The title of the documentary about Nichelle Nichols,
Woman in Motion (2021)
Is also the name of the company she formed to work with NASA on women and minority recruitment back in the 70’s. This fan of Star Trek never took the time to find out why Nichelle didn’t do a lot more film and TV work than she did following her time on Star Trek. What she did was recruit the largest group of astronauts that NASA had ever trained up to that point, and she successfully saw the astronaut corps integrated for the first time. The first women and minorities in space were people that she convinced to apply to NASA. That was Nichelle’s impact on the future of manned space travel.
It was a little depressing to witness the progression of Alzheimer’s that was visible in the documentary. There were three distinct sets of video recordings that were sampled and included in the footage for the documentary. Two from previous short films and/or family video about her and a final video shoot made just for the documentary. It was clear that she was having some difficulty speaking towards the end of her life. The kinds of problems that young Nichelle and even older Nichelle did not have.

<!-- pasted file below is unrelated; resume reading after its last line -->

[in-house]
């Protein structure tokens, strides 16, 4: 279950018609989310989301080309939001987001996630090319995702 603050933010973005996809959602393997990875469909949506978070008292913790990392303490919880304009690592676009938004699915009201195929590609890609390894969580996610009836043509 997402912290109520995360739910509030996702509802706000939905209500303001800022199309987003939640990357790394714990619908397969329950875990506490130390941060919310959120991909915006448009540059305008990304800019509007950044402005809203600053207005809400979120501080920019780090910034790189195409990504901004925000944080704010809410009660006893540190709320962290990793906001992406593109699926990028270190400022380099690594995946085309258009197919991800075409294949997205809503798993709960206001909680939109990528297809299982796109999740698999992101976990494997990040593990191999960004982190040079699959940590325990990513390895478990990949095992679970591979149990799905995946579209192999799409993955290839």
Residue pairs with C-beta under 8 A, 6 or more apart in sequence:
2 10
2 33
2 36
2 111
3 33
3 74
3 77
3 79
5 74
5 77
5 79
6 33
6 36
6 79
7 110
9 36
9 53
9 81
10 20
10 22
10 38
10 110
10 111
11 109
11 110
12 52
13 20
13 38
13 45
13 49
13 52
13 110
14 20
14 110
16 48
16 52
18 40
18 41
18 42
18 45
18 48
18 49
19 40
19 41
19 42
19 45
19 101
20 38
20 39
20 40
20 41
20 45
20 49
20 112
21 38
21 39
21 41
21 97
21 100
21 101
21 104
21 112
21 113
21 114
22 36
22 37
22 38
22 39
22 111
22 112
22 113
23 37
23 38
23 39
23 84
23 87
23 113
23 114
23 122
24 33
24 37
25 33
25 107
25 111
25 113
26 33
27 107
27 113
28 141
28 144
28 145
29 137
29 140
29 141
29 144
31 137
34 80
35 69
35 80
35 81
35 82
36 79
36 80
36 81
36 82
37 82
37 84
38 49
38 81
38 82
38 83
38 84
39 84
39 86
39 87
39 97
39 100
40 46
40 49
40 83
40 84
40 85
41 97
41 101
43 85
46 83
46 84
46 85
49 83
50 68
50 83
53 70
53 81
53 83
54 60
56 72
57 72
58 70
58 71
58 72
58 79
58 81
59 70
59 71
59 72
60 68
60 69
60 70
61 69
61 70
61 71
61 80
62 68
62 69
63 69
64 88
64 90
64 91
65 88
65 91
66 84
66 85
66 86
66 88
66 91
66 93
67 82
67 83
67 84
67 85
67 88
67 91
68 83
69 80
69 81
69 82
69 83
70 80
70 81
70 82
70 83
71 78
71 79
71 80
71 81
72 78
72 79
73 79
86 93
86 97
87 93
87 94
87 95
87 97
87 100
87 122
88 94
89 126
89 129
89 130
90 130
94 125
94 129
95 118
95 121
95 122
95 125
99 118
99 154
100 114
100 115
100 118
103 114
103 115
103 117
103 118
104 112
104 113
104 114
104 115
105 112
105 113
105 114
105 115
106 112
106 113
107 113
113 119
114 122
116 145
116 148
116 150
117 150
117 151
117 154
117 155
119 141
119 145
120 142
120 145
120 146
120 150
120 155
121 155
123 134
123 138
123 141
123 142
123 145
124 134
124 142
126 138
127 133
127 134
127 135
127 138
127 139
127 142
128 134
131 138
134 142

This made the way they ended the documentary that much more touching.
Whatever was affecting her speech centers was not affecting her singing at all. Her rendition of this song brought me to tears. I couldn’t escape the image of Tommy Lee Jones’ character lying stranded on the moon in his spacesuit as the very same song played over the final scenes of Space Cowboys.
I’ll never forget meeting her at that convention in Tulsa, Oklahoma and getting the artwork that still hangs in my daughter’s bedroom signed by her. Hers is still the first memory I have of Star Trek. As much as she hated saying that line, that’s what I hear. “Hailing frequencies open, Captain.”
The world is a poorer place without you Nichelle.
All I can do is think of Nichelle Nichols as a force of nature unto herself.Neil DeGrasse Tyson